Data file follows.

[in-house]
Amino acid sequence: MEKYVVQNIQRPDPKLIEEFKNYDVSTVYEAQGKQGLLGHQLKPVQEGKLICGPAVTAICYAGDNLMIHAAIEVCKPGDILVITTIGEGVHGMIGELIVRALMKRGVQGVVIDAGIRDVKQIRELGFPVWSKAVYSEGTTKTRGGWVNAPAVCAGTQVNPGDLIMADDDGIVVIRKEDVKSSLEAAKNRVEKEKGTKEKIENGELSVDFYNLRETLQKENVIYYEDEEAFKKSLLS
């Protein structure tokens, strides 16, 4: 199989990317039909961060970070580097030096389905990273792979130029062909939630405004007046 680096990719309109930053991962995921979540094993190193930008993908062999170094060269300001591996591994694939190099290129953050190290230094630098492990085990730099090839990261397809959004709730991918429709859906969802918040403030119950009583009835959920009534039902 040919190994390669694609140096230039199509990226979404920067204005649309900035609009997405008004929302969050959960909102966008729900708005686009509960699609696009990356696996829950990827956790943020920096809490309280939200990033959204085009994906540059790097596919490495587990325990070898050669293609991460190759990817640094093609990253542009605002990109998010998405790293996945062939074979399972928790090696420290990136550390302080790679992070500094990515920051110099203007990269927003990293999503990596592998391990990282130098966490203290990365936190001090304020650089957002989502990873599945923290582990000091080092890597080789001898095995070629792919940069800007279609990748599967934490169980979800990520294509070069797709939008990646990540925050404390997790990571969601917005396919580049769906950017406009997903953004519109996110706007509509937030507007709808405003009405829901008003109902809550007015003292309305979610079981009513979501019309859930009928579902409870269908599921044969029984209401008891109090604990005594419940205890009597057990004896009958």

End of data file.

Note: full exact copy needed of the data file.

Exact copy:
[in-house]
Amino acid sequence: MEKYVVQNIQRPDPKLIEEFKNYDVSTVYEAQGKQGLLGHQLKPVQEGKLICGPAVTAICYAGDNLMIHAAIEVCKPGDILVITTIGEGVHGMIGELIVRALMKRGVQGVVIDAGIRDVKQIRELGFPVWSKAVYSEGTTKTRGGWVNAPAVCAGTQVNPGDLIMADDDGIVVIRKEDVKSSLEAAKNRVEKEKGTKEKIENGELSVDFYNLRETLQKENVIYYEDEEAFKKSLLS
């Protein structure tokens, strides 16, 4: 199989990317039909961060970070580097030096389905990273792979130029062909939630405004007046 680096990719309109930053991962995921979540094993190193930008993908062999170094060269300001591996591994694939190099290129953050190290230094630098492990085990730099090839990261397809959004709730991918429709859906969802918040403030119950009583009835959920009534039902 040919190994390669694609140096230039199509990226979404920067204005649309900035609009997405008004929302969050959960909102966008729900708005686009509960699609696009990356696996829950990827956790943020920096809490309280939200990033959204085009994906540059790097596919490495587990325990070898050669293609991460190759990817640094093609990253542009605002990109998010998405790293996945062939074979399972928790090696420290990136550390302080790679992070500094990515920051110099203007990269927003990293999503990596592998391990990282130098966490203290990365936190001090304020650089957002989502990873599945923290582990000091080092890597080789001898095995070629792919940069800007279609990748599967934490169980979800990520294509070069797709939008990646990540925050404390997790990571969601917005396919580049769906950017406009997903953004519109996110706007509509937030507007709808405003009405829901008003109902809550007015003292309305979610079981009513979501019309859930009928579902409870269908599921044969029984209401008891109090604990005594419940205890009597057990004896009958």